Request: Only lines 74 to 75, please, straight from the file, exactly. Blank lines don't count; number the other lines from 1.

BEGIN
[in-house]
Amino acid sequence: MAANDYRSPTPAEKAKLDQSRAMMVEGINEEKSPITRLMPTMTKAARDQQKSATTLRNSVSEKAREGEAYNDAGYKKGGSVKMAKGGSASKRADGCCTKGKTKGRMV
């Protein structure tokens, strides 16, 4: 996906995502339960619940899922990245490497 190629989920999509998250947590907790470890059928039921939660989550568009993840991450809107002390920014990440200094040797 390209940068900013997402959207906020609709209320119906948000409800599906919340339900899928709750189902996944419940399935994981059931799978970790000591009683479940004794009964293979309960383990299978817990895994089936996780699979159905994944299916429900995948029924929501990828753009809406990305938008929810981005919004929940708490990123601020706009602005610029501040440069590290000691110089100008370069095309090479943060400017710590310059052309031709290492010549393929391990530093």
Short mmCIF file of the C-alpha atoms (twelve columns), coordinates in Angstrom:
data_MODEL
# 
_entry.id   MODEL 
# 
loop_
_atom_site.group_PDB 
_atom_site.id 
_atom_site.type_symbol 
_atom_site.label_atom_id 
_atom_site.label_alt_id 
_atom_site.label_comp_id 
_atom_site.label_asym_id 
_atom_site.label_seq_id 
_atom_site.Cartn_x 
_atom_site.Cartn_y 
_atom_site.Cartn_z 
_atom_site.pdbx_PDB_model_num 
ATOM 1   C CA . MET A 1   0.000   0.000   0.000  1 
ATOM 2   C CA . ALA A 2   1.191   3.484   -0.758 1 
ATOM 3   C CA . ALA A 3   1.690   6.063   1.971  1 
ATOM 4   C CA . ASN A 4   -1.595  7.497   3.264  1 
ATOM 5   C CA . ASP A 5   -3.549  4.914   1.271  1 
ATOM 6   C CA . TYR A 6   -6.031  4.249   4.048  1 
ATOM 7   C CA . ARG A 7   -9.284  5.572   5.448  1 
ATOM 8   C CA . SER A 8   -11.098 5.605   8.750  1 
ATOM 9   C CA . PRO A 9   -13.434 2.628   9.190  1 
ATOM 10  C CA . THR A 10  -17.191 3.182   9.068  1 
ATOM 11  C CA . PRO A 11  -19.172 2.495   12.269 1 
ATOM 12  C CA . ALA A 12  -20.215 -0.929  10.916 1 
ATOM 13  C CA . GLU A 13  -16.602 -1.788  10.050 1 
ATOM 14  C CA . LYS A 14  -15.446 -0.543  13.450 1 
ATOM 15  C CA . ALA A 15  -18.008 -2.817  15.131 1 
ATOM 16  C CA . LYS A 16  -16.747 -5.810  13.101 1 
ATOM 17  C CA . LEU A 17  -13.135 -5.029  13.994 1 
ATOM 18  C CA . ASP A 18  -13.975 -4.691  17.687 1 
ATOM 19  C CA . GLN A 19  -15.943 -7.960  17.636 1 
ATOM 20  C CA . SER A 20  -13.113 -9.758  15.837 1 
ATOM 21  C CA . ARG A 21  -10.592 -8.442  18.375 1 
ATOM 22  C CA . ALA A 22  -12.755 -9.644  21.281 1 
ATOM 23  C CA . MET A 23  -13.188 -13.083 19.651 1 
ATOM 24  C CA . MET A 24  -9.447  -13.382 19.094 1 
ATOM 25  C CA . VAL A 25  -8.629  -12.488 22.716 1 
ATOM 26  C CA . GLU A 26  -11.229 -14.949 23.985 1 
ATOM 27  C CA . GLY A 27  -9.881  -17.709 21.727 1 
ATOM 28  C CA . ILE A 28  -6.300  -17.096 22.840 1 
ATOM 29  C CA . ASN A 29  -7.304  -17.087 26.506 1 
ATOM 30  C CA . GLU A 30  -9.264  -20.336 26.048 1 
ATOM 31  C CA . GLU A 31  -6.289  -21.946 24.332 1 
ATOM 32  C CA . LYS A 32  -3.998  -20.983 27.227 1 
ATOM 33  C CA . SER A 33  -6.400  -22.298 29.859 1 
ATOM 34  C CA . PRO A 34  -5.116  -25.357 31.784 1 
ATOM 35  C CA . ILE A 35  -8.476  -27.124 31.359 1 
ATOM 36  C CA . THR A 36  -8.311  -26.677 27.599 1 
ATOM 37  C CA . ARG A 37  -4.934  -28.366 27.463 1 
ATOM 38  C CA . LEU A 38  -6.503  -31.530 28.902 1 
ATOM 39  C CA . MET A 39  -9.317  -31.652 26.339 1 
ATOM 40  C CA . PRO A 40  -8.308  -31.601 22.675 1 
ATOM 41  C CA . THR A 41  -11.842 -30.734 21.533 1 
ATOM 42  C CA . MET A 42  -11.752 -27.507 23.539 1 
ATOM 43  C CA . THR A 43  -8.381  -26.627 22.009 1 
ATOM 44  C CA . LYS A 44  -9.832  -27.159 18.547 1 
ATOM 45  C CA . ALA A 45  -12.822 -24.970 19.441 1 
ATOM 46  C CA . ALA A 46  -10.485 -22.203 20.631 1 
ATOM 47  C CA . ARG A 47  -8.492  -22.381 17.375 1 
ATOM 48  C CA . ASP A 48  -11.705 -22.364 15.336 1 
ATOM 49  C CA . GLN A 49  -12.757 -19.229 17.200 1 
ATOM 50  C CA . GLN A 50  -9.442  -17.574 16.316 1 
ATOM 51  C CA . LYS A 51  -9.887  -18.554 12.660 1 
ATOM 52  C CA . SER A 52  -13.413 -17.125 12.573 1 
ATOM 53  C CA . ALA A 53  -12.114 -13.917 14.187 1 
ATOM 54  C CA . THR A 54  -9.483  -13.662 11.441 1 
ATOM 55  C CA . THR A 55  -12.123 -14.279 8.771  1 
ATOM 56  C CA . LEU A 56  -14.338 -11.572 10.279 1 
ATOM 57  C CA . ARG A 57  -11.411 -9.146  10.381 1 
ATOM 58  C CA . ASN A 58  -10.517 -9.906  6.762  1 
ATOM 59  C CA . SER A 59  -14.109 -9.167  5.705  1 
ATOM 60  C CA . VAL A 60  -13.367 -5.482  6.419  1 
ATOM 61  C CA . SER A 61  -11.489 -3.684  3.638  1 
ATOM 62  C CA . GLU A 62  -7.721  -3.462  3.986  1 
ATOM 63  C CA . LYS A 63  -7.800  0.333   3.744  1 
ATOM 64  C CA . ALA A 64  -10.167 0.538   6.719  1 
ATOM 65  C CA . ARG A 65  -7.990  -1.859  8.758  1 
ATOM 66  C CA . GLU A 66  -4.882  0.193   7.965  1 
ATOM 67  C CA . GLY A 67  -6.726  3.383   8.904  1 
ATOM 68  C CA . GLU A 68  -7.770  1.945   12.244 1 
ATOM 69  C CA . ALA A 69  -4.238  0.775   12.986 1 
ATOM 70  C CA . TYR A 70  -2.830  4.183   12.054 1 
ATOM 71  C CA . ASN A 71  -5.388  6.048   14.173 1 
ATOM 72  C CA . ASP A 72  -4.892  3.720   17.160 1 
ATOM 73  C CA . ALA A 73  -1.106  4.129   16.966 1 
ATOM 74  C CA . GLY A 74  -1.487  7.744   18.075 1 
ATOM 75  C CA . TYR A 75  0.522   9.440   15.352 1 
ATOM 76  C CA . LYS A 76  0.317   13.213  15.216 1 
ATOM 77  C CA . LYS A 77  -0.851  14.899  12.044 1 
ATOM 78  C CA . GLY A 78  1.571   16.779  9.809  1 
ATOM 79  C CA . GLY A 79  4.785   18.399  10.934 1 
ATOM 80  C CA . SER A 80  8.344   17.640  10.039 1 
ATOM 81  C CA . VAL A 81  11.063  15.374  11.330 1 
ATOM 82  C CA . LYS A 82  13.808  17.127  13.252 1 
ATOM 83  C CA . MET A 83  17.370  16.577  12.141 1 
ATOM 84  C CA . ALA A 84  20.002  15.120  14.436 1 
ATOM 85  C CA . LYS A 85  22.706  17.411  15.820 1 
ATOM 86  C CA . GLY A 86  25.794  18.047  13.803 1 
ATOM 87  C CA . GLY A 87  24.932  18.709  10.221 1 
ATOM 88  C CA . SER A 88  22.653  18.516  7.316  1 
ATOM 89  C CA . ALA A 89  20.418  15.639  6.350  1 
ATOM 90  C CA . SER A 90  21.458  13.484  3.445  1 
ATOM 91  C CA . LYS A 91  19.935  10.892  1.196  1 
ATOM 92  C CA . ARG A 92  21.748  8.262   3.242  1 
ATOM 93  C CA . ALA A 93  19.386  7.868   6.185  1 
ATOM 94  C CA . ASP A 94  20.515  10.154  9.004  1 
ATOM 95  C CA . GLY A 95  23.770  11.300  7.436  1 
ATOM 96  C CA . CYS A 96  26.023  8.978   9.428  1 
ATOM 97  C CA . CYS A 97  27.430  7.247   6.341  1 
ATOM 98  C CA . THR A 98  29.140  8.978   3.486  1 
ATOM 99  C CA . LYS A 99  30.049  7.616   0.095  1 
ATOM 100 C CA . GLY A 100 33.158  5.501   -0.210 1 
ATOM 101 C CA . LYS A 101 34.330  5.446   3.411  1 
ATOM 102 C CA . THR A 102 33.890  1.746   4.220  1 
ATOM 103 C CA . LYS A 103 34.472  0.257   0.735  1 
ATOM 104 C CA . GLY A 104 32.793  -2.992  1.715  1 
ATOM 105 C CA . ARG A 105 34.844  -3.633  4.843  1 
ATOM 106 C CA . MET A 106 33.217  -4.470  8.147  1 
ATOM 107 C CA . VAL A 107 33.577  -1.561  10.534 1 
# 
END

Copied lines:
ATOM 53  C CA . ALA A 53  -12.114 -13.917 14.187 1 
ATOM 54  C CA . THR A 54  -9.483  -13.662 11.441 1 